Award-winning journalist and community advocate Liz Hurley shares some of the many crises she has faced in her personal and professional life during a Women’s History Month event March 28 at NASA’s Marshall Space Flight Center. The hybrid event allowed attendees to listen in person or virtually as Hurley spoke of her childhood in South Florida, losing her mother to breast cancer at a young age, and later, facing the same breast cancer diagnosis as a mother of young children. Hurley said she seized the opportunity to “go rogue,” which in turn led to a different way to fight cancer and a chance to help thousands of others through the Liz Hurley Breast Cancer Fund. Since 1999, the fund has raised more than $6 million to support breast health, breast cancer patients, and cancer survivors. Hurley said she also learned the value of sharing one’s experience, as you never know who it will impact. The event was sponsored by the Office of Diversity and Equal Opportunity and the Women of Excellence employee resource group. Click here to learn more about ODEO. Marshall team members can click here to learn more about the Women of Excellence ERG. (NASA/Charles Beason)
As NASA prepares for the first crewed Artemis missions to the Moon, agency propulsion and test teams are setting their sights on future Space Launch System (SLS) flights and working to improve one of the world’s most powerful and reliable rocket engines for missions beginning with Artemis V.
A series of hot fire certification tests is in progress at NASA’s Stennis Space Center for a redesigned RS-25 engine to support production of additional engines for future SLS flights after NASA’s current inventory of the engine is expended.
Originally designed for the space shuttle, the RS-25 was selected to power the SLS rocket because of its high performance and demonstrated reliability over more than a million seconds of ground test and flight time.
“The RS-25 remains one of the most efficient, powerful, tested, and flight-proven first stage engines in the world,” said Johnny Heflin, SLS liquid engines manager. “When we made the decision to restart engine production, our main goal for the transition from the space shuttle to SLS was to make it at least 30% more affordable while increasing operational thrust from 109% to 111%. We needed to re-engineer the RS-25 for Artemis missions while retaining the basic design and performance.”
Four RS-25 engines power each SLS core stage, producing more than 2 million pounds of combined thrust during the eight-minute climb to orbit. At the end of the Space Shuttle Program, NASA and Aerojet Rocketdyne, the RS-25 lead contractor, had 16 remaining engines. Beginning in 2015 with a series of hot fire tests on a pair of shuttle-era ground test engines, the engine team adapted the existing shuttle inventory to the SLS rocket’s unique operating requirements for its initial deep space missions by adding engine nozzle insulation and developing a new controller to replace the obsolete shuttle engine controller.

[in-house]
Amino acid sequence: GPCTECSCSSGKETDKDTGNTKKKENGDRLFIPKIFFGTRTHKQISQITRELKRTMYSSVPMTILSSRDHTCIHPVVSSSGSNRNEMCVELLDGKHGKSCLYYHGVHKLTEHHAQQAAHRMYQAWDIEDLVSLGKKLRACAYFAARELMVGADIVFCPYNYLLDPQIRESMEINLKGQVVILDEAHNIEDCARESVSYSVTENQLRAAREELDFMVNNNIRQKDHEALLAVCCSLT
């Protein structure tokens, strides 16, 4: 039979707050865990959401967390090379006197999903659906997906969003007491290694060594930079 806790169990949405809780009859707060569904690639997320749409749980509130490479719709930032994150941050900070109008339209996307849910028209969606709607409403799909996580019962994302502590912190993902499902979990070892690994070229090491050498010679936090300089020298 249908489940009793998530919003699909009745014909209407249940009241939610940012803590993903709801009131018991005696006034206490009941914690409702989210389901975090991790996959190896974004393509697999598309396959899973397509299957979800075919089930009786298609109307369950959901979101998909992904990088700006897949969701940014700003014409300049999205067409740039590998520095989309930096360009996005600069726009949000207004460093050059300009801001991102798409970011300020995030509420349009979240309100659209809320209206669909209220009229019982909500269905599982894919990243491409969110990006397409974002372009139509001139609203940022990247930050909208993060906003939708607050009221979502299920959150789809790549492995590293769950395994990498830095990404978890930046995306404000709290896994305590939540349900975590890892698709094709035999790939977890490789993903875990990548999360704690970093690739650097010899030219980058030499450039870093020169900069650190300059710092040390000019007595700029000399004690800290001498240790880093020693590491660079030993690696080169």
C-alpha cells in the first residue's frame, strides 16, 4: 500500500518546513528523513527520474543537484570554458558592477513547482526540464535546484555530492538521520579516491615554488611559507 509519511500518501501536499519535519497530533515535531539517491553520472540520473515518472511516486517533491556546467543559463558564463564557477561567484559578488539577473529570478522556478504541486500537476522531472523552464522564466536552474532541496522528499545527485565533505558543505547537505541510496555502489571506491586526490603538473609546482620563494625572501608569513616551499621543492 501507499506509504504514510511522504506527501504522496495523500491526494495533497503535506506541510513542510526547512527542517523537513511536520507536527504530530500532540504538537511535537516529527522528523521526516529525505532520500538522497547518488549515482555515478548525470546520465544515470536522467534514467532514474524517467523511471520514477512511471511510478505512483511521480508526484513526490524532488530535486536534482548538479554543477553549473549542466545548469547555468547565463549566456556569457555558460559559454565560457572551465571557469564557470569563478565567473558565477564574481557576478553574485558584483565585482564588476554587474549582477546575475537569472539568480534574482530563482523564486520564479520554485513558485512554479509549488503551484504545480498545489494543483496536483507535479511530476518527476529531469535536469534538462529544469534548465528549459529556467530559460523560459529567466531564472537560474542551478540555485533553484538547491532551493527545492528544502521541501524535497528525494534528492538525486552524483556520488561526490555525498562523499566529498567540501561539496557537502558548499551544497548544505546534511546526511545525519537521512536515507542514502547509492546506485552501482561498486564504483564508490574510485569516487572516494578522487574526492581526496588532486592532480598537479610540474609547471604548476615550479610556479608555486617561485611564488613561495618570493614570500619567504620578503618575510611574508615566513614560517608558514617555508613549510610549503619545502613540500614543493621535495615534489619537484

Beginning with Artemis V, the SLS rocket will feature newly produced RS-25 engines from Aerojet Rocketdyne’s restarted production line. These new engines benefit from streamlined production facilities and processes, including new materials.
The main combustion chamber for the engine employs a modern bonding process. Flex joints were replaced with easier-to-produce flex hoses. Engineers have simplified parts and manufacturing processes, eliminating more than 700 welds, while state-of-the-art technologies like 3D printing and structured light scanning have saved both time and money. With those changes came the need for hot fire testing.
“The RS-25 has an incredible history of success, but it’s important to test fire the re-engineered hardware to validate new designs, manufacturing lines, processes, and materials when they all come together in an engine,” said Chip Ellis, R-25 project manager at Stennis.
With production on the new engines in full swing, the new design has one more hurdle: the series of hot fire tests to certify the design for flight. Engineers plan to certify the engine through the series of 12 starts and 6,150 seconds of hot fire time, most of it occurring at the planned 111% power level. They also will be tested at power levels ranging from 80% to 113% power to satisfy engine throttling verification requirements.
“This certification test series is the culmination of years of hard work by hundreds of people across Aerojet Rocketdyne, NASA, and our suppliers,” added Doug Bradley, RS-25 program director at Aerojet Rocketdyne. “This certification program has had teams across the nation restart production lines, inaugurate new suppliers, and prove out new manufacturing techniques that reduce both the cost and cycle time for manufacturing each engine.”
While a checkout test ended early due to a test stand setting, the first four of 12 formal certification runs have so far collected data from 2,220 seconds of operating time. Each test has met or exceeded the 500 seconds the SLS engines would operate during a typical launch. The remaining tests will continue through June. A follow-on hot fire test series with a second certification engine will begin this summer and continue through the fall to gather additional data.